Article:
Anna Maria Fielding was born in Dublin in 1800. She moved with her widowed mother to London in 1815 and married the journalist and art critic Samuel Carter Hall in 1824. Her mother lived with the couple until her death in 1856, aged 83 years.
Anna and Samuel purchased Firfield House in Addlestone in about 1851. Both were celebrated writers and entertained many of the literary personalities of their day, including Charles Dickens who planted a tree in their garden. Samuel had long been friends with Dickens and was present at the christening of his first child.
Anna produced an immense quantity of novels and plays, directing her literary energies in all directions. Together with her husband, she wrote the well-known ‘Book of the Thames’ (displayed here). Her ‘Stories of Irish Life and Character’ are regarded as some of her finest work, although they were never popular in Ireland itself. As well as containing fine rural descriptions, they were animated with moral feeling, failing to please either Orangemen or Catholics.
Samuel befriended and helped the young artist, Daniel Maclise, when he came to London from Ireland in 1827. Maclise’s first portrait drawing of Anna was exhibited at the Royal Academy in 1830. Maclise went on to produce a series of illustrations for Samuel and Anna’s books.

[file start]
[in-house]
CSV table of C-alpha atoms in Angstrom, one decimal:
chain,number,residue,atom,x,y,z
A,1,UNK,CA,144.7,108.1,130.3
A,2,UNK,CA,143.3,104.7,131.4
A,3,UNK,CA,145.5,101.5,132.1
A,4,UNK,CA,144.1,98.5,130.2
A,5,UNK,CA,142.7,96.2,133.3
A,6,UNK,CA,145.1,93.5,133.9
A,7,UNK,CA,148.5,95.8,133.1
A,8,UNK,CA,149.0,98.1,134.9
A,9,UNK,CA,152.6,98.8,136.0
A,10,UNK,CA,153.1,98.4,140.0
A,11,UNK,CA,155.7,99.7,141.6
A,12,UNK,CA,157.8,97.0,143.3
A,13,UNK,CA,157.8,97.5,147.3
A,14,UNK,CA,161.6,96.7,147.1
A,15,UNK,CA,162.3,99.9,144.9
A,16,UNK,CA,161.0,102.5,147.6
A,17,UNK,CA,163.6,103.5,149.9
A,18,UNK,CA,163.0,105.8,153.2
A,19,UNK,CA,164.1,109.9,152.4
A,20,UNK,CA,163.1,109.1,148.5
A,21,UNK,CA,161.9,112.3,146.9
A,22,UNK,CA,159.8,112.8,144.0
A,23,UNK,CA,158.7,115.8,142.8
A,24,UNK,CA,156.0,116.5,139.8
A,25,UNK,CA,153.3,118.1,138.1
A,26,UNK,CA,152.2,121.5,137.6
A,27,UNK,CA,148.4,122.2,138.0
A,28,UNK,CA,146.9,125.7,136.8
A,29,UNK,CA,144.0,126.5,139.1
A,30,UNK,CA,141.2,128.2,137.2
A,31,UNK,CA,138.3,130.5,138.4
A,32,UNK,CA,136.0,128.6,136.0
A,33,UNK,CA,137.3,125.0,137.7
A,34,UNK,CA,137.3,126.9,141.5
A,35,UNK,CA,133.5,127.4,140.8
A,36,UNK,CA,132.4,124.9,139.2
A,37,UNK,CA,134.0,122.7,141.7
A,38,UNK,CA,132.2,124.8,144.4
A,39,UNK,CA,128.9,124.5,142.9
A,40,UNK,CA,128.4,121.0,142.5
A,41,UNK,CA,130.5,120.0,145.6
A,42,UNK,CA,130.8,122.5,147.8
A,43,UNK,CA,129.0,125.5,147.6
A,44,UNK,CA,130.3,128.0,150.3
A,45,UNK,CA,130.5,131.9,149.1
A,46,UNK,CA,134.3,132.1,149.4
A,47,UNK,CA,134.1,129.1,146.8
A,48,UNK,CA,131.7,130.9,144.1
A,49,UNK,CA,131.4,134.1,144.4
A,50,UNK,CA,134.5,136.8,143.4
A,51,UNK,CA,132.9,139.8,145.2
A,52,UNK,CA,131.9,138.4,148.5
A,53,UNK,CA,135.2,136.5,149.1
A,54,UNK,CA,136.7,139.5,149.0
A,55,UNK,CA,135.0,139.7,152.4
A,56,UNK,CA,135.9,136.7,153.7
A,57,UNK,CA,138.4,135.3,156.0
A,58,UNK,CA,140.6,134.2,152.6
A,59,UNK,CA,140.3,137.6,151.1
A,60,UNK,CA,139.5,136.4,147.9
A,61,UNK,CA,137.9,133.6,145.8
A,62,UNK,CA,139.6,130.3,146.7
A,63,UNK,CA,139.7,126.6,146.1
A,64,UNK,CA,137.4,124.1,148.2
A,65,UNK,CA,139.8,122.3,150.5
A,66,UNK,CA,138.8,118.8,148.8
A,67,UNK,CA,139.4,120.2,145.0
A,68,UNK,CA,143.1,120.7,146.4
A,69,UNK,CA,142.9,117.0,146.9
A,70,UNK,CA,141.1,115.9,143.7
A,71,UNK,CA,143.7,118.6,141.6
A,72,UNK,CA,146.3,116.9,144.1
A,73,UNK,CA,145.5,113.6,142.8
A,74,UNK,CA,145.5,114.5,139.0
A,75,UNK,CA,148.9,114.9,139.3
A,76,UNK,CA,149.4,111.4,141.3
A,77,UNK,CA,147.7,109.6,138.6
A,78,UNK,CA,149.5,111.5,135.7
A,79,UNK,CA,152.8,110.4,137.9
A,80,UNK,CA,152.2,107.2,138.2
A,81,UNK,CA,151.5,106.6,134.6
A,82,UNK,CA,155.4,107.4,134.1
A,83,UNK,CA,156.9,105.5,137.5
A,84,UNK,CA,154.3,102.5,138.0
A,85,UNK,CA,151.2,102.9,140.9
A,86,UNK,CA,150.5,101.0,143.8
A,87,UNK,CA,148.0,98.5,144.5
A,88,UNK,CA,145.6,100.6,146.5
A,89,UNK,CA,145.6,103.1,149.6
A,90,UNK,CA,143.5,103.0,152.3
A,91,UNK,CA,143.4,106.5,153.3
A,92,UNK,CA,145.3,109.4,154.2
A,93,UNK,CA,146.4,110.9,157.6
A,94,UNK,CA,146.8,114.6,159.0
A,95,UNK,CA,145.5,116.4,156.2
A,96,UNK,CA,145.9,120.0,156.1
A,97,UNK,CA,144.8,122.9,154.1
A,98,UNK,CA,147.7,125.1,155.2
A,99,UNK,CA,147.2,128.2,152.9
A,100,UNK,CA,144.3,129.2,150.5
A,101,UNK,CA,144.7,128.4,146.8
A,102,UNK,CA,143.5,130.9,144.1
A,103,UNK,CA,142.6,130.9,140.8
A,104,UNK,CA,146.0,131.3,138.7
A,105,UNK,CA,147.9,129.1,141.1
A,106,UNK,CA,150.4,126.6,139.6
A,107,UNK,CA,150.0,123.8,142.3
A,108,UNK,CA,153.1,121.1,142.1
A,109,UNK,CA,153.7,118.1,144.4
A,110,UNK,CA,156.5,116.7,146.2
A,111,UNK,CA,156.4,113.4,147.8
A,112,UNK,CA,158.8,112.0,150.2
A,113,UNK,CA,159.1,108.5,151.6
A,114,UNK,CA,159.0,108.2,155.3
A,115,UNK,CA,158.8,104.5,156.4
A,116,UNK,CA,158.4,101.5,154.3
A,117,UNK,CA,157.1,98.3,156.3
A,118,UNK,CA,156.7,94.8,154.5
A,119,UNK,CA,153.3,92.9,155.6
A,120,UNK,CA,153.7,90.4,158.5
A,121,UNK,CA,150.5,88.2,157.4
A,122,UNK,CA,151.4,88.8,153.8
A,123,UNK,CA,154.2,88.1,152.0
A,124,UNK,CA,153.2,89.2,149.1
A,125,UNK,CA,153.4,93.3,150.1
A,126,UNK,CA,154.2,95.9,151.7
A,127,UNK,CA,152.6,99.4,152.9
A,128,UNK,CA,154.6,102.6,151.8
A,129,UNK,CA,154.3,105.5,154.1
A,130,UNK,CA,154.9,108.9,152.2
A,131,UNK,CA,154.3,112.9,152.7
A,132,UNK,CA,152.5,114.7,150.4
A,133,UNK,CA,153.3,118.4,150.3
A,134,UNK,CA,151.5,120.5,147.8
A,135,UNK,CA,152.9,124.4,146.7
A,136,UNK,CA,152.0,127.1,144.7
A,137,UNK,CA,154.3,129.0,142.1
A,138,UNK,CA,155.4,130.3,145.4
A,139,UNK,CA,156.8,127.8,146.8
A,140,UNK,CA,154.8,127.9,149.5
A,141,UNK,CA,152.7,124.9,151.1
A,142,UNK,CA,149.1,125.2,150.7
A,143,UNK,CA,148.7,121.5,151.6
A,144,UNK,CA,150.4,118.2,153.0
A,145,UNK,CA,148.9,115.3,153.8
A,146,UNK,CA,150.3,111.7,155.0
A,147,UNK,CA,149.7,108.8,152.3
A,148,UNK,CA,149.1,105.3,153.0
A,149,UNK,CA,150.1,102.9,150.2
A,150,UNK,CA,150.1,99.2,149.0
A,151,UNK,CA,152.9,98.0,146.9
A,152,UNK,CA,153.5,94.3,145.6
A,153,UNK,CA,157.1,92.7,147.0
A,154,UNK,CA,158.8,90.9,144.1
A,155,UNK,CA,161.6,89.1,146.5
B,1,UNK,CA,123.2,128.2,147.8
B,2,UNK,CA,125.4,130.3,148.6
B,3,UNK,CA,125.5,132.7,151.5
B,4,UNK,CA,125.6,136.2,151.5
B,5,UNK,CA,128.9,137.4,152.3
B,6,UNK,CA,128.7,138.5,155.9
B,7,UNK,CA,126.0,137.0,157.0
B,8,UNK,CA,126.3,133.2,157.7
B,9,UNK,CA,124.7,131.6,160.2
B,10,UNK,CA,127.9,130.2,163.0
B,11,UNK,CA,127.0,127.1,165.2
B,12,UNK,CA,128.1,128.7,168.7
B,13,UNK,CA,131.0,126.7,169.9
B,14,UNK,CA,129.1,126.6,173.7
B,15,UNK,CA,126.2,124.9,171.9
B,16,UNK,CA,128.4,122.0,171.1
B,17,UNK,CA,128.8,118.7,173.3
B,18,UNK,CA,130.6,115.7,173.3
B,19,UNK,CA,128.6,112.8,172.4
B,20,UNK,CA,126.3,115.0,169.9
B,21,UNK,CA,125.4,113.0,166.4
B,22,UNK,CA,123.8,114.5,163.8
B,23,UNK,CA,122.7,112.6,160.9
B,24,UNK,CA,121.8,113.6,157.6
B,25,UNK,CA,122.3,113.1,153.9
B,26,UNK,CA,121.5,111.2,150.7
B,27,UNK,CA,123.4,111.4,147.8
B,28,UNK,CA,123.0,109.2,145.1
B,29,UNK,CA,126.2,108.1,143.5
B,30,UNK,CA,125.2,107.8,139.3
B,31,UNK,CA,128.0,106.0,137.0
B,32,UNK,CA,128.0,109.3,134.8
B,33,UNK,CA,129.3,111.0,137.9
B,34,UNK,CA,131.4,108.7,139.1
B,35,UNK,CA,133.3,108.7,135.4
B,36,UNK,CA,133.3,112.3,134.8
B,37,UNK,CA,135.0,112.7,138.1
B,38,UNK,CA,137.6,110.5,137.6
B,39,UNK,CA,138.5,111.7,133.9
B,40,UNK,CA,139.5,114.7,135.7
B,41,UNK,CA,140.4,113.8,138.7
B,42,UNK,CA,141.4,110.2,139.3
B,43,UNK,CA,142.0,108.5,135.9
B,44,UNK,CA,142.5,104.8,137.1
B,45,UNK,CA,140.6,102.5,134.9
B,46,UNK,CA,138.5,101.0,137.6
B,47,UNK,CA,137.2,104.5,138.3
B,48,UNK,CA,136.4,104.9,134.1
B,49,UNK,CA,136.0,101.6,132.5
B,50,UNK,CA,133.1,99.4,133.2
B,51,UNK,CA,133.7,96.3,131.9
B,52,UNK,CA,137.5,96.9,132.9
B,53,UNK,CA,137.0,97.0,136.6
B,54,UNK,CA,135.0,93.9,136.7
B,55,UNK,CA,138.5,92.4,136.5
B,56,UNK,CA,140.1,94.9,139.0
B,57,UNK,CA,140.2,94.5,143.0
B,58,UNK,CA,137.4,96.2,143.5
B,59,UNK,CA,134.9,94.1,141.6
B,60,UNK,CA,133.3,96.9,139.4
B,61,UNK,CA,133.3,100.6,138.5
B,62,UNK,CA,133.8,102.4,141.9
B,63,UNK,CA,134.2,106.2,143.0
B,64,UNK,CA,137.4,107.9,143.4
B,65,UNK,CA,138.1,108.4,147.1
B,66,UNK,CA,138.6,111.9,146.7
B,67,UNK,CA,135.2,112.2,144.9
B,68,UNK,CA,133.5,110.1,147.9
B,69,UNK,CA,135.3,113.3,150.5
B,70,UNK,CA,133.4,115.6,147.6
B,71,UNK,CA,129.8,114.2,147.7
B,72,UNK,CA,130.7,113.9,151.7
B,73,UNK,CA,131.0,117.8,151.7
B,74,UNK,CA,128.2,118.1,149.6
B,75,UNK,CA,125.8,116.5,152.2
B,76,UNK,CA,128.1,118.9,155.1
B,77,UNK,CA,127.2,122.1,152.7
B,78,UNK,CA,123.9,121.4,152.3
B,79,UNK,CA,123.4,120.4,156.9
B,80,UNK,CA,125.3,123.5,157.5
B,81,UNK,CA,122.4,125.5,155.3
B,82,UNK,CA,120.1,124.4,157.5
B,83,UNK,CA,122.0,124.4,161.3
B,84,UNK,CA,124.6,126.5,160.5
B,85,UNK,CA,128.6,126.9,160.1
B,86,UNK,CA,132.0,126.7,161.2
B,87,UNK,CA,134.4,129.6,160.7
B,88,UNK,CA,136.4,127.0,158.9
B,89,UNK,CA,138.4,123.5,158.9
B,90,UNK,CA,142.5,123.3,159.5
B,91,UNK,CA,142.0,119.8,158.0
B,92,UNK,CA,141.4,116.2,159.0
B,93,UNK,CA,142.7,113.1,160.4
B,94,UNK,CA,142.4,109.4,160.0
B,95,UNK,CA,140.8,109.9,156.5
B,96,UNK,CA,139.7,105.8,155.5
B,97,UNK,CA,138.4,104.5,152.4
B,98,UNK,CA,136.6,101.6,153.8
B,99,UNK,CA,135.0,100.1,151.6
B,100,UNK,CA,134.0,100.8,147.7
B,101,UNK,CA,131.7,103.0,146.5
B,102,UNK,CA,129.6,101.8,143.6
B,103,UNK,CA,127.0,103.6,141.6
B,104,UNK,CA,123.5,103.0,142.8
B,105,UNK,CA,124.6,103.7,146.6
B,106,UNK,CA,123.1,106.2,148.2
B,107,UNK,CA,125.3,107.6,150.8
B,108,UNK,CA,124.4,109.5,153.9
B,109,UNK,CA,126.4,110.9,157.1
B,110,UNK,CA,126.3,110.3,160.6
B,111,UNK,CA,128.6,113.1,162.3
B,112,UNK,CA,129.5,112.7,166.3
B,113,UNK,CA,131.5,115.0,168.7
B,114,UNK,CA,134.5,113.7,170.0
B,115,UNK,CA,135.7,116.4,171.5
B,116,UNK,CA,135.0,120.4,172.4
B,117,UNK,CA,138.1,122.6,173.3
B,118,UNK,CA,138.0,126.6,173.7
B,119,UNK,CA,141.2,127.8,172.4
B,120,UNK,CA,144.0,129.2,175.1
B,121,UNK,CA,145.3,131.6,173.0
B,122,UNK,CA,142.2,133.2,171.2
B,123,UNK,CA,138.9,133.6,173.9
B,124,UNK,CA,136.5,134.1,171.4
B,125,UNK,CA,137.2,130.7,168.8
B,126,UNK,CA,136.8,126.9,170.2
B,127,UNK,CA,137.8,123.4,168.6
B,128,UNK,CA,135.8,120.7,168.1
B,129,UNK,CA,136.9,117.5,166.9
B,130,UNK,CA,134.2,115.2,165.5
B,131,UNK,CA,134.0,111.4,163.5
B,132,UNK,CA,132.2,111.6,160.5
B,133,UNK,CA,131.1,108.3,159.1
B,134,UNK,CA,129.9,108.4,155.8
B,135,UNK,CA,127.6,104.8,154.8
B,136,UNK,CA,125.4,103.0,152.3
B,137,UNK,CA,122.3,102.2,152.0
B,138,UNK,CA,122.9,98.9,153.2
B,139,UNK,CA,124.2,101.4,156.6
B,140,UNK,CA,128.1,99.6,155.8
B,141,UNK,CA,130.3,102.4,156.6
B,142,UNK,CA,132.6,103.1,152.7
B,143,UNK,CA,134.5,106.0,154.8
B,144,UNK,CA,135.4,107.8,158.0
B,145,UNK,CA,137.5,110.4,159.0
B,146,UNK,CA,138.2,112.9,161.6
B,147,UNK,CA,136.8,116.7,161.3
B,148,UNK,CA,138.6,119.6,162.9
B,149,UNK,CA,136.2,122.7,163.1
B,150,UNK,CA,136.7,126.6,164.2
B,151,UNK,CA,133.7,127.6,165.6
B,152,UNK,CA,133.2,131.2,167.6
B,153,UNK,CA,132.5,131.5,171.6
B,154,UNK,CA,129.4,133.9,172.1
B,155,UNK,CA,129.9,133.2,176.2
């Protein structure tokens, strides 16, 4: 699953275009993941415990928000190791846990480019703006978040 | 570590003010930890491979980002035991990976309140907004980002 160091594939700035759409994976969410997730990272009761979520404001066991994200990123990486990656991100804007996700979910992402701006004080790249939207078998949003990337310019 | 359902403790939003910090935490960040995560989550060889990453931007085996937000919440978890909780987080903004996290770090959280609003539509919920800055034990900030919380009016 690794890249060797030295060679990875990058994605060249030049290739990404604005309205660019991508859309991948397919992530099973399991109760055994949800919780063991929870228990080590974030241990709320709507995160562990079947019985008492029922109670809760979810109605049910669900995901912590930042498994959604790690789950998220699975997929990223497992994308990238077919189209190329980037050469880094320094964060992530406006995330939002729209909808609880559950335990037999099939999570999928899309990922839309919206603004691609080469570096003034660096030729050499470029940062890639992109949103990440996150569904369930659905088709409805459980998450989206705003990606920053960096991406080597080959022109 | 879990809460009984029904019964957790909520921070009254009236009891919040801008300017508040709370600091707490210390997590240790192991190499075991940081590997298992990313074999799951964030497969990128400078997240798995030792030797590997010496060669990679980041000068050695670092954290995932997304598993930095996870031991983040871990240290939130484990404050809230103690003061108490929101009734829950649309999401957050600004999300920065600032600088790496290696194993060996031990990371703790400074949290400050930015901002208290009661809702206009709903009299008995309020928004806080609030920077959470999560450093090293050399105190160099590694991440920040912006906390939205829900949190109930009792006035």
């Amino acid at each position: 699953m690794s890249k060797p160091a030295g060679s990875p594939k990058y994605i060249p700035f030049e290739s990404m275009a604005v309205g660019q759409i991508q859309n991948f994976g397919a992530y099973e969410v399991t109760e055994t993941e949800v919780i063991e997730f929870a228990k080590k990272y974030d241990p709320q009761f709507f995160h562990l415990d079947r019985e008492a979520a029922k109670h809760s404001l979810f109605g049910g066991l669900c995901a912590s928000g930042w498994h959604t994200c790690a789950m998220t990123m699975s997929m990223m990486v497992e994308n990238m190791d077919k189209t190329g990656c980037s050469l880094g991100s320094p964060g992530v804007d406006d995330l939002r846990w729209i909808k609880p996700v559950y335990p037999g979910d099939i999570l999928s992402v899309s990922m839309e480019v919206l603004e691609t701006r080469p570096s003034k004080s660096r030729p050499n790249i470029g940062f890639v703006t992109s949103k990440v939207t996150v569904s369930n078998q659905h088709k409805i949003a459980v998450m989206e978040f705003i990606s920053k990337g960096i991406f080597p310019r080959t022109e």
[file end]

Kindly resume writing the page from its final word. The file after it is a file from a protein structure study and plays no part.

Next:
Throughout her life she and her husband were believers in spiritualism and she was also instrumental in founding the Hospital for Consumption at Bompton, the Governesses’ Institute and The Home for Decayed Gentlewomen. She worked for the temperance movement and for women’s rights. She also supported local charities, publishing the booklet ‘Chertsey and its neighbourhood’, which was sold to raise funds for the building of an infants’ school in Addlestone. In 1868 she was granted a Civil List pension of £100 a year.
Anna died at Devon Lodge, East Molesey, in 1881. She is buried in St Paul’s Churchyard in Addlestone, together with her husband and mother, where there is also a memorial plaque.